Economics 101

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6. Conservation and Property Rights

Economics 101

Tags Legal SystemPolitical TheoryPrivate Property

03/01/2004Murray N. Rothbard

Free markets shift resources from where they are less valued to where they are most valued, benefiting consumers. When private property and free markets are allowed to operate, a natural conservation of resources occurs. Nothing is a resource unless it is useful to man.

Governments do not own anything and are not interested in preservation or maintenance. The conservation movement since 1900 simply closed off land. Western railroads and Western real estate owners financed the conservationists in order to keep land off the market.

Oceans have yet to adopt private property rights, but it will be needed to end ocean communism which depletes fisheries.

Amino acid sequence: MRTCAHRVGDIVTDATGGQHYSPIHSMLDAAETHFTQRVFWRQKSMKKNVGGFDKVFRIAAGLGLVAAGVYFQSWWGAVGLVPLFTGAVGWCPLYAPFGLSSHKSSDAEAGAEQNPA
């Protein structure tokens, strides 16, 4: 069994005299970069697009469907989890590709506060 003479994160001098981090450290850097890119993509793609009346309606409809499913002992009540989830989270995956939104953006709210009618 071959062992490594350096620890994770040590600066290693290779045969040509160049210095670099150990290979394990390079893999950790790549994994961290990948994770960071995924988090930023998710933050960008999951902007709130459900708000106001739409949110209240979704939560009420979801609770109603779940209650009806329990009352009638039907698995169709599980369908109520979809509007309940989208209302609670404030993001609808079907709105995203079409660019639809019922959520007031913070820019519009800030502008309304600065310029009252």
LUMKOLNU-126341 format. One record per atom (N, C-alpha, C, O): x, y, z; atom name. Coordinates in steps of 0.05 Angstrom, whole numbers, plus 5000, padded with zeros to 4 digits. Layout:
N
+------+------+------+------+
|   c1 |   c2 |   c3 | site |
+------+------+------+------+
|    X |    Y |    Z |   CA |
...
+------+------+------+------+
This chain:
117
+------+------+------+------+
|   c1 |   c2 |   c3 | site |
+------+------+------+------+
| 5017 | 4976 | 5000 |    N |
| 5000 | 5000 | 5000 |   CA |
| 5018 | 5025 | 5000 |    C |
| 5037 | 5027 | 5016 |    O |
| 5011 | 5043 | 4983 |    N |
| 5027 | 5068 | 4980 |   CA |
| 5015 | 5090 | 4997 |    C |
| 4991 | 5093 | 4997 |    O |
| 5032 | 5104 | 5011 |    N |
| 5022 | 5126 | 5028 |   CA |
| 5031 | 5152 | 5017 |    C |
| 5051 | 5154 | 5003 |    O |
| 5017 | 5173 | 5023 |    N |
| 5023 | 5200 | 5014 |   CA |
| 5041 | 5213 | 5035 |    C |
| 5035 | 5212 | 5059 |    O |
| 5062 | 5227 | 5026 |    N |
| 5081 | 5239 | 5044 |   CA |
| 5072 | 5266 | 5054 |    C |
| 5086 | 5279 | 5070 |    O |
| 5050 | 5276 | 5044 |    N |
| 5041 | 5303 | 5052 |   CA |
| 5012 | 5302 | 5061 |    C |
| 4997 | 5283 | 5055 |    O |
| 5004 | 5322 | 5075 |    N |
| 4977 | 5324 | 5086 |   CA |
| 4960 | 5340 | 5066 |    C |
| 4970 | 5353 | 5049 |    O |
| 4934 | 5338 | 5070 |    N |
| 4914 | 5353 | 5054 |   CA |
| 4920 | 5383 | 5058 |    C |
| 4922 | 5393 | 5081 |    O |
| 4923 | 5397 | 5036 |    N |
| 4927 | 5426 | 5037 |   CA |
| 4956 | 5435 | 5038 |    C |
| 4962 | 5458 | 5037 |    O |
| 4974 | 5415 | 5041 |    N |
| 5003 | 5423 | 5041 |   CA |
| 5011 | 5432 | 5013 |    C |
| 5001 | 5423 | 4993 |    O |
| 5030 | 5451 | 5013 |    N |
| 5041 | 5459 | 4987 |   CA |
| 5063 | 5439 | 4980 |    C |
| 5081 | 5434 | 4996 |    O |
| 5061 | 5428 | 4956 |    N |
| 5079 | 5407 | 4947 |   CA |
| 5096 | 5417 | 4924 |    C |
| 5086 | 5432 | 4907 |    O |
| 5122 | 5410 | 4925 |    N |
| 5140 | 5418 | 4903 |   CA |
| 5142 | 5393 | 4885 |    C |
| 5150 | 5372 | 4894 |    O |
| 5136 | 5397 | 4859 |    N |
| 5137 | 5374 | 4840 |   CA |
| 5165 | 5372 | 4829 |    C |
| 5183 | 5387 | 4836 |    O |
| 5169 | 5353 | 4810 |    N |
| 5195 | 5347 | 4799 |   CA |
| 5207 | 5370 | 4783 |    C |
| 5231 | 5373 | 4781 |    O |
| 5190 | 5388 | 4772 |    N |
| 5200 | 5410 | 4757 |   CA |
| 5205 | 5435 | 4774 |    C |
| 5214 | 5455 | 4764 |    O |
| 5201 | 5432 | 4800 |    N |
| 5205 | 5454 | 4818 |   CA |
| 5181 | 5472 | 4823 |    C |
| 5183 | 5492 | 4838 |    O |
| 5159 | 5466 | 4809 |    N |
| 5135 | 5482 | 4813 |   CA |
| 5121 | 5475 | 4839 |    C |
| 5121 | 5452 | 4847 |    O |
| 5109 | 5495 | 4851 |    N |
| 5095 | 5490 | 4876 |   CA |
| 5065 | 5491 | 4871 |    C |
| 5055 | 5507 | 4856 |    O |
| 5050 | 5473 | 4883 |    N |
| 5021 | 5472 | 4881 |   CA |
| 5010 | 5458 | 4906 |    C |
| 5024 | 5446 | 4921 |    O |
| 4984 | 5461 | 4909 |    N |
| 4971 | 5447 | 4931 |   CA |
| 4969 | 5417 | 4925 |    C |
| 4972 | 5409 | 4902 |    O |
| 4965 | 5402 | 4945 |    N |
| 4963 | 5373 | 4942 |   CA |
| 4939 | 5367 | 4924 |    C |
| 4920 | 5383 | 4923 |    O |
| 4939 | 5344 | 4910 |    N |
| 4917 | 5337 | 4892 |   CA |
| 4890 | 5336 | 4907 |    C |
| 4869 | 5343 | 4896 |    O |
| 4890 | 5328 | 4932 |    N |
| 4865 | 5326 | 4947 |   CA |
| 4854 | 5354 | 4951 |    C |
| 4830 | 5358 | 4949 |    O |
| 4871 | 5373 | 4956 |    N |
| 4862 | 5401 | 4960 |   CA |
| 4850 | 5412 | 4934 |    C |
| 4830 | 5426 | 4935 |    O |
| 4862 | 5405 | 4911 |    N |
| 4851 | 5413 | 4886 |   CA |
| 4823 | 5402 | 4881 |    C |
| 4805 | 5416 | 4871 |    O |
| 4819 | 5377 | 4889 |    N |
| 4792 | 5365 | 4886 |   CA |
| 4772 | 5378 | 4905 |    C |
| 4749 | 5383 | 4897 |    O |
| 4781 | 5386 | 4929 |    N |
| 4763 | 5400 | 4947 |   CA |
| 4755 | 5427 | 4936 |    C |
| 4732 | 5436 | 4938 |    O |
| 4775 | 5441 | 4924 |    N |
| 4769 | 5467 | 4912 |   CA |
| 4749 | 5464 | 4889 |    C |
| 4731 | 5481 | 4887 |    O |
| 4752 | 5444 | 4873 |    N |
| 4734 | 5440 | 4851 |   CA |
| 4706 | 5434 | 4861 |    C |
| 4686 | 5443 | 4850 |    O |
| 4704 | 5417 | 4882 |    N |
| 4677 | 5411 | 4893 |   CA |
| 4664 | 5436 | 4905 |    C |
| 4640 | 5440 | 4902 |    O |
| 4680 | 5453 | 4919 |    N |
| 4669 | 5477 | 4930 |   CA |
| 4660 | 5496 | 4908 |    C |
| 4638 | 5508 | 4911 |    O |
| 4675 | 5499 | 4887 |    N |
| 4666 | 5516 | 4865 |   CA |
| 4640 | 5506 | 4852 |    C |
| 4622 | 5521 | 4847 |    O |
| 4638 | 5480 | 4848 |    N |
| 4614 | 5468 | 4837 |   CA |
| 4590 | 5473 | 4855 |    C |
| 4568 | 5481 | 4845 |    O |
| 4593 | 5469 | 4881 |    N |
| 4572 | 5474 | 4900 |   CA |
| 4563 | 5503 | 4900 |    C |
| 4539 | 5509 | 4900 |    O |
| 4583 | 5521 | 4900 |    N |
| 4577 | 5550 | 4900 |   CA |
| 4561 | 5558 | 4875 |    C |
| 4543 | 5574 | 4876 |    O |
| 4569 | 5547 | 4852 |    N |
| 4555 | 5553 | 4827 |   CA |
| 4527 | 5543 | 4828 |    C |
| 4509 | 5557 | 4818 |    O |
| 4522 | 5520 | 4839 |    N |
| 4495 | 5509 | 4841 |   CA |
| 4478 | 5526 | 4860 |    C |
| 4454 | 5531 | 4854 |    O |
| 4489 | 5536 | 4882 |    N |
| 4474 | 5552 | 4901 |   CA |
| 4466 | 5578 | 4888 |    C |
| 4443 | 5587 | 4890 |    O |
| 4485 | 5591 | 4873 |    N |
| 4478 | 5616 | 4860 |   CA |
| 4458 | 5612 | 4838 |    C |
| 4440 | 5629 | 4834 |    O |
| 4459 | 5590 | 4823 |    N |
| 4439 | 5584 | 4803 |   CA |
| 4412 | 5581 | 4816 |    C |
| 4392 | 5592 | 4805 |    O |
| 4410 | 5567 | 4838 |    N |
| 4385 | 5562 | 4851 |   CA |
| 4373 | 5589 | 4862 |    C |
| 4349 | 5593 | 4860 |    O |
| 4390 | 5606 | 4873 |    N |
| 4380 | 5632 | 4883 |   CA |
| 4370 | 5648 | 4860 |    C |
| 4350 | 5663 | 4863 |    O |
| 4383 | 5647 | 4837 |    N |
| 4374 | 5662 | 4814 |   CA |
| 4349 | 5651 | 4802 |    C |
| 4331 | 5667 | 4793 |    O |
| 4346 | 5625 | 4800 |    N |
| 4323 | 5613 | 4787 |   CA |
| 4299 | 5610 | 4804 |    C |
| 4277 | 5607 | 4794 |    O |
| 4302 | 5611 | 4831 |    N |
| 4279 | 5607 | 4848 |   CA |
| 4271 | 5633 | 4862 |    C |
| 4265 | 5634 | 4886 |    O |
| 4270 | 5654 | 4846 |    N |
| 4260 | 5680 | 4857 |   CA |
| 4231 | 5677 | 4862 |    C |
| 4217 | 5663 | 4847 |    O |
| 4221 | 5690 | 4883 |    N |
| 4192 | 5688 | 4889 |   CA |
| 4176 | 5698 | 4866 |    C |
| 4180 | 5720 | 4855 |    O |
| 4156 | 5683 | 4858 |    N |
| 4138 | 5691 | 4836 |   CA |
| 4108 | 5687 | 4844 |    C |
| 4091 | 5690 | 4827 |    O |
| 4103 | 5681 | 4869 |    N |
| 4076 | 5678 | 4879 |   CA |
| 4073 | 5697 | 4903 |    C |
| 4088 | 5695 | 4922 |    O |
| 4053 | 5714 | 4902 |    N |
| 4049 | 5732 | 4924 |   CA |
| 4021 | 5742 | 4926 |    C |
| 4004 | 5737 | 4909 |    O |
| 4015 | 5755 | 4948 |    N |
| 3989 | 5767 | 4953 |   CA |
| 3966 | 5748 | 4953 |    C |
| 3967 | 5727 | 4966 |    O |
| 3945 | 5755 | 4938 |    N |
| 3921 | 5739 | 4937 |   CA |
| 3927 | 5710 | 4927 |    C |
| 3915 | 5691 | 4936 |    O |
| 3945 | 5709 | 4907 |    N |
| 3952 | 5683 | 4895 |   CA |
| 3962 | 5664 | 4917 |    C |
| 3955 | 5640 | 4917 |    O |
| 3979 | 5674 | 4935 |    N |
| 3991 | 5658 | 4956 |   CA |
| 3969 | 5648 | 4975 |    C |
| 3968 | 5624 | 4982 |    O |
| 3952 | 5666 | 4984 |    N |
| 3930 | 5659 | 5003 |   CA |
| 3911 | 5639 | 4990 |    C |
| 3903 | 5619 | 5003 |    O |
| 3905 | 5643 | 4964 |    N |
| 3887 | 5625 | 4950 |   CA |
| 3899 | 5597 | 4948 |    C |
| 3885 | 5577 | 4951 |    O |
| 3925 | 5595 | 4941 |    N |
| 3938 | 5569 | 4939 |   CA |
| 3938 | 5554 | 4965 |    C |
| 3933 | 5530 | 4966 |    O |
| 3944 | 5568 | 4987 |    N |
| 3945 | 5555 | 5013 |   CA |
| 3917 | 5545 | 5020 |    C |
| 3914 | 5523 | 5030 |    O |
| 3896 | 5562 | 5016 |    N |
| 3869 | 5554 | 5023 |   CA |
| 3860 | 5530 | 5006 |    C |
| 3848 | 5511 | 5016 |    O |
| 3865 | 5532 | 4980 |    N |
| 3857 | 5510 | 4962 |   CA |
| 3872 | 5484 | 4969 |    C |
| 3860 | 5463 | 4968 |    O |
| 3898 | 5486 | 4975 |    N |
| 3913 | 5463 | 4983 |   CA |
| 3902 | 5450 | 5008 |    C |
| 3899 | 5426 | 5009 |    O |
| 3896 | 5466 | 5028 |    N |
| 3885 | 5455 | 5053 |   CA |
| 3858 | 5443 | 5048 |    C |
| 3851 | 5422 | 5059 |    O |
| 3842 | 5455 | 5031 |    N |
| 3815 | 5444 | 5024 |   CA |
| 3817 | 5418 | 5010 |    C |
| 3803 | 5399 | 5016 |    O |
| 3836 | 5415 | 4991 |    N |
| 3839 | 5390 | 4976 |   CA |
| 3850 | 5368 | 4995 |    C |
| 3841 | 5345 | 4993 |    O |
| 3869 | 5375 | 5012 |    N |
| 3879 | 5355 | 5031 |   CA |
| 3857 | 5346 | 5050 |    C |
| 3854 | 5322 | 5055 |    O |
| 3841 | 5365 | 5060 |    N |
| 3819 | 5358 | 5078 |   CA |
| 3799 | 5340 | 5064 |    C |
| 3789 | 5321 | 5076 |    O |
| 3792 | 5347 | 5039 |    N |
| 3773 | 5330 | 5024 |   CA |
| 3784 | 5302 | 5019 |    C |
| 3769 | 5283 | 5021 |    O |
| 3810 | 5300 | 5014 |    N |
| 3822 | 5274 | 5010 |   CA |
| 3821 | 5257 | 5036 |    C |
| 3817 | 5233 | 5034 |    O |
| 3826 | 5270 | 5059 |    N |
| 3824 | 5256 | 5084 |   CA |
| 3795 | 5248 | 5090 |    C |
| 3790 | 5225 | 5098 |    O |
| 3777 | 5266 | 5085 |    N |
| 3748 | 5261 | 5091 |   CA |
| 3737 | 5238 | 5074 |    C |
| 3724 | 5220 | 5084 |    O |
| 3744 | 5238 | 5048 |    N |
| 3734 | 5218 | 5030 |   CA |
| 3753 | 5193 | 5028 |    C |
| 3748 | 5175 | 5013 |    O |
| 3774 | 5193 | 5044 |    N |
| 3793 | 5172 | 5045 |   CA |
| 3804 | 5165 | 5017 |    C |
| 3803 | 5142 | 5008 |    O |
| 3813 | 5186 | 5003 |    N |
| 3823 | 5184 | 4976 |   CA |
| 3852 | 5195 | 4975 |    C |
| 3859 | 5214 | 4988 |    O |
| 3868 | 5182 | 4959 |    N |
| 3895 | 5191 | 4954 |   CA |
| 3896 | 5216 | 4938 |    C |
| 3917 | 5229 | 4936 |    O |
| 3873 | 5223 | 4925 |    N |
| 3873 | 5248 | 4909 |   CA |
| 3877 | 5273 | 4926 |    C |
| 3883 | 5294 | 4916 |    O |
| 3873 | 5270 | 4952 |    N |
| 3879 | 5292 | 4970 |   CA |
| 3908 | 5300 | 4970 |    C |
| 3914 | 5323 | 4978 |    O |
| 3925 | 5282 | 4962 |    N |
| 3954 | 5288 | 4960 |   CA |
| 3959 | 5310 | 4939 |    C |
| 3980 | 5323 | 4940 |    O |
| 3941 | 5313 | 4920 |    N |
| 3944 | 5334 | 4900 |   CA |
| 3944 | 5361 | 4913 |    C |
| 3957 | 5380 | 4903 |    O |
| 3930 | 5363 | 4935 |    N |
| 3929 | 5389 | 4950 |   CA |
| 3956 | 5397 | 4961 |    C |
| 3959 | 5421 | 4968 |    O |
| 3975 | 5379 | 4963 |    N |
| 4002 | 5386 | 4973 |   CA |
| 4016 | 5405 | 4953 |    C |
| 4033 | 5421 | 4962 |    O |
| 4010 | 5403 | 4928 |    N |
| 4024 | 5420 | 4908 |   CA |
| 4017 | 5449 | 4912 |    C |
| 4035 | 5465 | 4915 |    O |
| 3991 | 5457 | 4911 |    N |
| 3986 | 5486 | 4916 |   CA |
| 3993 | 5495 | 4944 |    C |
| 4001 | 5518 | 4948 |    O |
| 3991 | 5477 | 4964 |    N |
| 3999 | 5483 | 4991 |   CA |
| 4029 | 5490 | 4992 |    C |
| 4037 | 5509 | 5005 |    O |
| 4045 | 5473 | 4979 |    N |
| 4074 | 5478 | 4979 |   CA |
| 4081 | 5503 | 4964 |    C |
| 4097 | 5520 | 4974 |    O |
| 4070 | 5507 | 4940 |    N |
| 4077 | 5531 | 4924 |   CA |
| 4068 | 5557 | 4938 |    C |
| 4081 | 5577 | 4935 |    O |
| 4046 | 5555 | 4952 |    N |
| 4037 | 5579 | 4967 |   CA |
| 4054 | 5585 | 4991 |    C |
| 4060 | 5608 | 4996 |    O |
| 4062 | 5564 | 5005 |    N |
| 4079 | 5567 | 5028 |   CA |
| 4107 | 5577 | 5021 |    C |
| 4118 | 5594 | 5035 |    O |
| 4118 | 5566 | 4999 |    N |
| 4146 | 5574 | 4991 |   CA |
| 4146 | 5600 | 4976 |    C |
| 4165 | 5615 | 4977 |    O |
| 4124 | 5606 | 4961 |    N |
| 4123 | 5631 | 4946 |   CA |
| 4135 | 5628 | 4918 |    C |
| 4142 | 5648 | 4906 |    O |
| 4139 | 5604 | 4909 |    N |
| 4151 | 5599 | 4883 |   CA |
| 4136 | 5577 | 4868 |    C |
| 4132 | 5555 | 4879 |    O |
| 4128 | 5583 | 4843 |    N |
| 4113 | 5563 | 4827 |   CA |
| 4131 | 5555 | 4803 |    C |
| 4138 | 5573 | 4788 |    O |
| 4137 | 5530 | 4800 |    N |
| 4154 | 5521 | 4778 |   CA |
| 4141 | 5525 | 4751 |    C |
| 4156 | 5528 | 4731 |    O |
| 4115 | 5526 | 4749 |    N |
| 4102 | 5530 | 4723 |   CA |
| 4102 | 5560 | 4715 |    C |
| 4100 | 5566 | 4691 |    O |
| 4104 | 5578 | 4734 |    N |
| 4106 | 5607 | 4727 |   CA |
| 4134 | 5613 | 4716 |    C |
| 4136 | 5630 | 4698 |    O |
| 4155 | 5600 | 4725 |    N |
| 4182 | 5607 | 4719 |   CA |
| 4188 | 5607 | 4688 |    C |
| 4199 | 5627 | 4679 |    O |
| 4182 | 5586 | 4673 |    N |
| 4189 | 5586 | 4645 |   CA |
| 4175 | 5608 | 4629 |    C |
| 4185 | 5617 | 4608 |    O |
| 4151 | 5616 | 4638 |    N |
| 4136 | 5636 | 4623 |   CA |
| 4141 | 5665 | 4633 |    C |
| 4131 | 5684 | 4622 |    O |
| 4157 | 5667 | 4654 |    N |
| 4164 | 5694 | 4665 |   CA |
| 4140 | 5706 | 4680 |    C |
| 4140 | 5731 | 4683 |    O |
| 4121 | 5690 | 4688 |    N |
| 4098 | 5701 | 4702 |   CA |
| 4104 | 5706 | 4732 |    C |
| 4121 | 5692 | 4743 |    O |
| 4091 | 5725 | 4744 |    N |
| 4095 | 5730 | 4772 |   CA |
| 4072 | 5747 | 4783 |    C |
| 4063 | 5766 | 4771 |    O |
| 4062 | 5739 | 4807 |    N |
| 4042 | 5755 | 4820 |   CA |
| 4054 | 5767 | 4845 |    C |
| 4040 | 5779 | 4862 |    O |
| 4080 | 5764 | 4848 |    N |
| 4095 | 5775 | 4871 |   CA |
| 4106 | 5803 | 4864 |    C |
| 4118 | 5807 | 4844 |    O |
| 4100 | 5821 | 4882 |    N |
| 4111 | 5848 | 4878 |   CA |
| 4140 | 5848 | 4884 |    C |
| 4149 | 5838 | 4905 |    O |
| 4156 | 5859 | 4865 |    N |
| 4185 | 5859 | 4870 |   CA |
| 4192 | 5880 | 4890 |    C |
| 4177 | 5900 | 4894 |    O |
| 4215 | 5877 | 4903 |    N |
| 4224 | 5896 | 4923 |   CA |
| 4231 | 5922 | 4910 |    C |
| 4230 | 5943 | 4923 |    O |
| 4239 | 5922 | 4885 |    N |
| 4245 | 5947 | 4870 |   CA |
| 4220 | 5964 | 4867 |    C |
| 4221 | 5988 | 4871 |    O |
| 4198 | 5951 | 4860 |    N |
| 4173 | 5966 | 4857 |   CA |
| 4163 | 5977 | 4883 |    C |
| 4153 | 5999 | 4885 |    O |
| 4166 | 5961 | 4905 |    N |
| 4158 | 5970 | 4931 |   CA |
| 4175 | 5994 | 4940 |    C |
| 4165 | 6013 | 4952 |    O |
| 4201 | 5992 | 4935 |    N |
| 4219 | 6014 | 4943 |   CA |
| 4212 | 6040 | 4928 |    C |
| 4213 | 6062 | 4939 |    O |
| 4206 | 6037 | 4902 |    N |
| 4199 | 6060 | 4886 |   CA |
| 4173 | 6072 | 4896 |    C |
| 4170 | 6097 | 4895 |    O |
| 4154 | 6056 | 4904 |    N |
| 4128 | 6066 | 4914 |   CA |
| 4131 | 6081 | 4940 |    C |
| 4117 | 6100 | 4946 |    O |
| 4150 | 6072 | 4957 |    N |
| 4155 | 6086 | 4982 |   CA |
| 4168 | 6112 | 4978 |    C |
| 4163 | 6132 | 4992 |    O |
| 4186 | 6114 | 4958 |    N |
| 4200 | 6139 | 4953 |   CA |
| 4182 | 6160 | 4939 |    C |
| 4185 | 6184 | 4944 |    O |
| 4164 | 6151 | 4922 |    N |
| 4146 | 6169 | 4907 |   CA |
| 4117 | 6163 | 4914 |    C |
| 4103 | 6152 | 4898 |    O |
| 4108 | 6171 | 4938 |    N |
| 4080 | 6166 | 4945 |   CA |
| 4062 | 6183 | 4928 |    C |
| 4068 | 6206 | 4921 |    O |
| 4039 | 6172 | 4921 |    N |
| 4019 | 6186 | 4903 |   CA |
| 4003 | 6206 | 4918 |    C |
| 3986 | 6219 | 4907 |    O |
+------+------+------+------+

The law of capture produced such over drilling and depletion in oil. Radio and TV channels have to find a technological unit like bandwidth or frequency to define private property. Hoover nationalized the radio channels. This totalitarian control over media by the FCC is fascist, but not protested. It has a chilling effect on speech.

Pollution beyond the optimum takes place because of government intervention of resources. Proper pricing systems and private property can eliminate pollution.  Rothbard speaks about air and water pollution and the legal changes like tort law which systematically changed common law structure. Private property needs once again to be allowed to function.

The sixth of eight sessions from Murray Rothbard's Economics 101 series.


Murray N. Rothbard

Murray N. Rothbard made major contributions to economics, history, political philosophy, and legal theory. He combined Austrian economics with a fervent commitment to individual liberty.